As another roller-coaster of a year comes to a close, you’d be forgiven for complaining of motion sickness. With ups and downs throughout 2021, our deep gratitude continues for all the essential workers in retail grocery and healthcare — our hats come off to you, our masks stay on!
Below you’ll find a compilation of the food and farming sector’s best and worst news stories of 2021. Highlights included wins for farmers’ groups around the globe. As for the lowpoint — more setbacks in the struggle to right discrimination faced by farmers of color. The saga of AquaAdvantage salmon gets a special section all its own: 2021’s Fishiest Story (admittedly, a niche category).
For your enjoyment, food system stories from the year that was.
African Farmers Push Back
In May, 35 member organizations from the Alliance for Food Sovereignty in Africa (AFSA) wrote an open letter requesting that funding for the Alliance for a Green Revolutionin Africa (AGRA) be redirected towards African-led efforts expanding agroecology and low-input farming systems. The AGRA initiative failed to meet its own targets and had negative impacts in some African countries.
Mexico upholds ban on GM corn cultivation
In October, Mexico’s Supreme Court sided with citizen activists, refusing to overturn an injunction restricting GMO corn cultivation. This ruling supports the current Mexican government’s mandate to revitalize rural economies, despite ongoing pressure from U.S. seed companies, and it helps preserve Mexico’s special status in the world as the birthplace of cultivated, heirloom maize–the origin of corn on Earth.
Year-long protest in India ends in victory
In November, mass farmer protests in India ended after the Prime Minister announced plans to repeal agricultural reform laws that threatened farmer livelihoods. Thousands of farmers had occupied the protest camp on the outskirts of Delhi for a year, enduring extreme weather conditions and covid-19’s devastating delta variant.
Growth of organic and non-gmo
Organic acreage in the U.S. grew 5% from the previous year, reaching 9.3 million acres. More good news on the (organic and non-GMO) horizon: The Rodale Institute, agribusiness giant Cargill and organic poultry producer Bell & Evans announced the U.S. Organic Grain Initiative, a partnership to transition 50,000 acres of corn and soybeans to non-GMO and organic over the next 5 years. Bell & Evans described the partnership as “the largest market-financed organic grain transition program backed by science in the world, creating a model for the rest of the food industry.”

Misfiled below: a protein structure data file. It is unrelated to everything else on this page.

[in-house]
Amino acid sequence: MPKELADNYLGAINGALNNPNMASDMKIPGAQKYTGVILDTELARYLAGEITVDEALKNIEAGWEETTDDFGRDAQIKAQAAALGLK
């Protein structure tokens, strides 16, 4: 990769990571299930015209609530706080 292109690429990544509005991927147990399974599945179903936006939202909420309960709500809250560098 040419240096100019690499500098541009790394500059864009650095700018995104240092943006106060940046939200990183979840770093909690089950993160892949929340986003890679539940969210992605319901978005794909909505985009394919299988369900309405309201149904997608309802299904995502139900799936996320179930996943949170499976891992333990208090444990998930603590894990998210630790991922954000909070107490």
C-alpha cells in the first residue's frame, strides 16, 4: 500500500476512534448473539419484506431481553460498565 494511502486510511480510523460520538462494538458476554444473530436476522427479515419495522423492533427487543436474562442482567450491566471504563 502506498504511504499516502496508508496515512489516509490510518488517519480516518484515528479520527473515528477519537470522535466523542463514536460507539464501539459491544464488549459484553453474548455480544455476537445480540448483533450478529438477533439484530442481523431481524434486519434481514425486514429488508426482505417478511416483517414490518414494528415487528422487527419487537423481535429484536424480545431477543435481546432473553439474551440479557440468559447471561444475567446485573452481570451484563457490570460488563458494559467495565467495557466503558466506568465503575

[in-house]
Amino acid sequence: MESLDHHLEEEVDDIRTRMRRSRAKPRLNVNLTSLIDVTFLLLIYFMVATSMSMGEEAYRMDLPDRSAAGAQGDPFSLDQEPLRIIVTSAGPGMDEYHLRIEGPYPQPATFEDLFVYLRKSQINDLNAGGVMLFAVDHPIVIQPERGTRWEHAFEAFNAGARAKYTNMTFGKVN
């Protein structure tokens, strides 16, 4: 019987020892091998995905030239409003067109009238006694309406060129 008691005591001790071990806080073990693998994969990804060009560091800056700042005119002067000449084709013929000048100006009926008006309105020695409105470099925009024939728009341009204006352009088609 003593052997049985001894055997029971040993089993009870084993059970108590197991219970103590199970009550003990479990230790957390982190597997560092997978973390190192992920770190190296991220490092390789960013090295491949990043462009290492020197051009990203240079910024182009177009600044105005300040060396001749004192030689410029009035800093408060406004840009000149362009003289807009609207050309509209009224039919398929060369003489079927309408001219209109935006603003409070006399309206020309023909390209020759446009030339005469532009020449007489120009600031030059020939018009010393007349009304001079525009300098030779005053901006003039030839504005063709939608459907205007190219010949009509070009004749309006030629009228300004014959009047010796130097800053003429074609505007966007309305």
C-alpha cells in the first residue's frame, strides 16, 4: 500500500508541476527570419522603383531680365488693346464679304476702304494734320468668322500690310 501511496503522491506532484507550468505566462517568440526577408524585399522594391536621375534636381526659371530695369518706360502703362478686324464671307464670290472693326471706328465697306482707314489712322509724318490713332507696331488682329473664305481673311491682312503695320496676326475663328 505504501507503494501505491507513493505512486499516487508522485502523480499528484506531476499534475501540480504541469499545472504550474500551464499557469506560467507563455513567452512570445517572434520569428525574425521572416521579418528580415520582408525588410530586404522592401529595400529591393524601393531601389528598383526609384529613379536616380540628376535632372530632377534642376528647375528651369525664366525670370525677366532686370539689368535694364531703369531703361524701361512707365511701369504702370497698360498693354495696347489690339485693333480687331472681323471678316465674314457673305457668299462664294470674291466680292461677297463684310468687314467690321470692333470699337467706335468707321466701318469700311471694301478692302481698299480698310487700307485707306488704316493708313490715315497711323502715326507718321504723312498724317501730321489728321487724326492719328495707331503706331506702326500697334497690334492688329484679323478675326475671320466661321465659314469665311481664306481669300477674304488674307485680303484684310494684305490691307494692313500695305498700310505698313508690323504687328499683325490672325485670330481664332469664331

Roundup to be eliminated from home use
Bayer-Monsanto pledged to remove controversial weedkiller Roundup from the residential market by 2023. The change comes amidst a barrage of litigation by users of the glyphosate-based product, many of whom blame Roundup for serious health issues such as cancer. Roundup will still be available for commercial use, and it is the main companion of Roundup Ready GMOs, but we’ll take the partial victory. For now.
So much synbio
Three major synthetic biology companies launched the SynBio Coalition, a partnership for promoting investment in and support for the U.S. synbio industry. Synthetic biology is one of the fastest-growing sectors in biotechnology, as Non-GMO Project Executive Director Megan Westgate explains in this recent webinar.
IFF DuPont Merger
IFF announced its merger with DuPont’s Nutrition & Biosciences. The new company is expected to dominate the marketplace for ingredients in the areas of taste, texture, scent, nutrition, enzymes, cultures, soy proteins, and probiotics. This is just one example of the kind of consolidation fueling monopolization in the food sector.